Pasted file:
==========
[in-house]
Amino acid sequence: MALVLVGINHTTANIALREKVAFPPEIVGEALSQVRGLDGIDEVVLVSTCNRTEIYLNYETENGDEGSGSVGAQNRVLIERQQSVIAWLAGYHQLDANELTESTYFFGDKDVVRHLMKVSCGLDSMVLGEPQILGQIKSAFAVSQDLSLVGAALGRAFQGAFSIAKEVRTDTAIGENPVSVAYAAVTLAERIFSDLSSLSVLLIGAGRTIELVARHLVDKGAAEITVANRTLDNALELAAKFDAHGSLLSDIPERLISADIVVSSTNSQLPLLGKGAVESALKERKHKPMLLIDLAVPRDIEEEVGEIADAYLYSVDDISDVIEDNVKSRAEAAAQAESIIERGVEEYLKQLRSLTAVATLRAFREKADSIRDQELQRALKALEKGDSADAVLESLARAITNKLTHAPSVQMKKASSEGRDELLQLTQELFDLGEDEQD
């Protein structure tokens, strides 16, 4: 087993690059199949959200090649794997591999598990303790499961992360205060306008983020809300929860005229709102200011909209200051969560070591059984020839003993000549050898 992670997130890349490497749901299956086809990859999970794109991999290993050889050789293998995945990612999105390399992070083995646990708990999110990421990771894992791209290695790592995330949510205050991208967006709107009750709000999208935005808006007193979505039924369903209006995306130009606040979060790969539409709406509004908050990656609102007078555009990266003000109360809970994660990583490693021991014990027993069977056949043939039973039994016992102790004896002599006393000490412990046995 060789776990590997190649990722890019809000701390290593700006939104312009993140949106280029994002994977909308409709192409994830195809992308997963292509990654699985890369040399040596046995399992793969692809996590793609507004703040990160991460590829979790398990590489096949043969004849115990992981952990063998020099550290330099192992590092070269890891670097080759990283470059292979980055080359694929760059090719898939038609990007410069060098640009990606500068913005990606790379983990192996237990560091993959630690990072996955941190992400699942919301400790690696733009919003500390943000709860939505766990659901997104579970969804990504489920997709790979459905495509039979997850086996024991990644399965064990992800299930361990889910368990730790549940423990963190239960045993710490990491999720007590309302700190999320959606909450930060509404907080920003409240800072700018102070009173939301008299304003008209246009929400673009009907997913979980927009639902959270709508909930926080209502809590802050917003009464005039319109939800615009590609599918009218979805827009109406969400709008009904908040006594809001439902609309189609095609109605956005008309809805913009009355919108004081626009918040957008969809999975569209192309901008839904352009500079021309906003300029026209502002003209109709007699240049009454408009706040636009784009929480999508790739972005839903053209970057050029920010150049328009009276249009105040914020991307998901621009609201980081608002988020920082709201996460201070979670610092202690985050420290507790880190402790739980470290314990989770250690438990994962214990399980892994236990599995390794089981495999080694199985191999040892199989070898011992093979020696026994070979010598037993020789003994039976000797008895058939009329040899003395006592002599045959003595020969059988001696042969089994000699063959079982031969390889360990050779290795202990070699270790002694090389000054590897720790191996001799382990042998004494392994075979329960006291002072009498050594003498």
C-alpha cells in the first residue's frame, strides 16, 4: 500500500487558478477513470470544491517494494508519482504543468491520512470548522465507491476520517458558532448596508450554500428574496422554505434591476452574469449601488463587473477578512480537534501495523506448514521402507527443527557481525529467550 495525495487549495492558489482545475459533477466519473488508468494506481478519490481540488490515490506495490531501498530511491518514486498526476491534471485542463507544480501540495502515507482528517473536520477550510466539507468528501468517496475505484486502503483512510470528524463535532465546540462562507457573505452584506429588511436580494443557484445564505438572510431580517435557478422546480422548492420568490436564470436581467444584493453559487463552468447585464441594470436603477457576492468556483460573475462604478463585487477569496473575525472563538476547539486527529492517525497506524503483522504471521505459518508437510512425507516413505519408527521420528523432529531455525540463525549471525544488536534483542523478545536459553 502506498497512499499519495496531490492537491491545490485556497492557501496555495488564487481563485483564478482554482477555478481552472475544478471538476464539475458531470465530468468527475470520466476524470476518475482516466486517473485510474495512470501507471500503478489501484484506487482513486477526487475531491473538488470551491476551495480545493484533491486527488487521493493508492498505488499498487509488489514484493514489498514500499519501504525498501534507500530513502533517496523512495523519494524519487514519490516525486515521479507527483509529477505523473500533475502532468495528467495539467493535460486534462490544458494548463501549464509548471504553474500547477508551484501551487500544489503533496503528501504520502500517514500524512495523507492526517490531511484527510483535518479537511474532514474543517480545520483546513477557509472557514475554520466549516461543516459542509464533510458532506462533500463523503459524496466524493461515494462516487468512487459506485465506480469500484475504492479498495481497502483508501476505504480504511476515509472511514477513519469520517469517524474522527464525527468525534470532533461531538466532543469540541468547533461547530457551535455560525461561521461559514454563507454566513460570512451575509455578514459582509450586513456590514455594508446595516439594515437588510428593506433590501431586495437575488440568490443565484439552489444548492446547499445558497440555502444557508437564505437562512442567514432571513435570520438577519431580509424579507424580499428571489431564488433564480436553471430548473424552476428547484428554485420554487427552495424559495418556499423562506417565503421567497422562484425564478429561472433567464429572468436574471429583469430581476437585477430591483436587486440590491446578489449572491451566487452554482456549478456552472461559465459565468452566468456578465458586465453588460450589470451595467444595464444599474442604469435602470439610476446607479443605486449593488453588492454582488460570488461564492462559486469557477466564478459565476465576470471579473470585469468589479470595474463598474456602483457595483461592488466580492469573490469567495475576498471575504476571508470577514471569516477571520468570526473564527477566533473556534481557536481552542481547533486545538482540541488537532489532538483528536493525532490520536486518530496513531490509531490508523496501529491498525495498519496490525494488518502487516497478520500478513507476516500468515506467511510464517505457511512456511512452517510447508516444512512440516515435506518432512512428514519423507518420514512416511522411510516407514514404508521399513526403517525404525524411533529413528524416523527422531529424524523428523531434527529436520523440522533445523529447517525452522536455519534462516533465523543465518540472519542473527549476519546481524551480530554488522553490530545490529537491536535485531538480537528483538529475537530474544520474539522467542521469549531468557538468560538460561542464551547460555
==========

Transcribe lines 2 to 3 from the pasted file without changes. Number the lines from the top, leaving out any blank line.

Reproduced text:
Amino acid sequence: MALVLVGINHTTANIALREKVAFPPEIVGEALSQVRGLDGIDEVVLVSTCNRTEIYLNYETENGDEGSGSVGAQNRVLIERQQSVIAWLAGYHQLDANELTESTYFFGDKDVVRHLMKVSCGLDSMVLGEPQILGQIKSAFAVSQDLSLVGAALGRAFQGAFSIAKEVRTDTAIGENPVSVAYAAVTLAERIFSDLSSLSVLLIGAGRTIELVARHLVDKGAAEITVANRTLDNALELAAKFDAHGSLLSDIPERLISADIVVSSTNSQLPLLGKGAVESALKERKHKPMLLIDLAVPRDIEEEVGEIADAYLYSVDDISDVIEDNVKSRAEAAAQAESIIERGVEEYLKQLRSLTAVATLRAFREKADSIRDQELQRALKALEKGDSADAVLESLARAITNKLTHAPSVQMKKASSEGRDELLQLTQELFDLGEDEQD
């Protein structure tokens, strides 16, 4: 087993690059199949959200090649794997591999598990303790499961992360205060306008983020809300929860005229709102200011909209200051969560070591059984020839003993000549050898 992670997130890349490497749901299956086809990859999970794109991999290993050889050789293998995945990612999105390399992070083995646990708990999110990421990771894992791209290695790592995330949510205050991208967006709107009750709000999208935005808006007193979505039924369903209006995306130009606040979060790969539409709406509004908050990656609102007078555009990266003000109360809970994660990583490693021991014990027993069977056949043939039973039994016992102790004896002599006393000490412990046995 060789776990590997190649990722890019809000701390290593700006939104312009993140949106280029994002994977909308409709192409994830195809992308997963292509990654699985890369040399040596046995399992793969692809996590793609507004703040990160991460590829979790398990590489096949043969004849115990992981952990063998020099550290330099192992590092070269890891670097080759990283470059292979980055080359694929760059090719898939038609990007410069060098640009990606500068913005990606790379983990192996237990560091993959630690990072996955941190992400699942919301400790690696733009919003500390943000709860939505766990659901997104579970969804990504489920997709790979459905495509039979997850086996024991990644399965064990992800299930361990889910368990730790549940423990963190239960045993710490990491999720007590309302700190999320959606909450930060509404907080920003409240800072700018102070009173939301008299304003008209246009929400673009009907997913979980927009639902959270709508909930926080209502809590802050917003009464005039319109939800615009590609599918009218979805827009109406969400709008009904908040006594809001439902609309189609095609109605956005008309809805913009009355919108004081626009918040957008969809999975569209192309901008839904352009500079021309906003300029026209502002003209109709007699240049009454408009706040636009784009929480999508790739972005839903053209970057050029920010150049328009009276249009105040914020991307998901621009609201980081608002988020920082709201996460201070979670610092202690985050420290507790880190402790739980470290314990989770250690438990994962214990399980892994236990599995390794089981495999080694199985191999040892199989070898011992093979020696026994070979010598037993020789003994039976000797008895058939009329040899003395006592002599045959003595020969059988001696042969089994000699063959079982031969390889360990050779290795202990070699270790002694090389000054590897720790191996001799382990042998004494392994075979329960006291002072009498050594003498």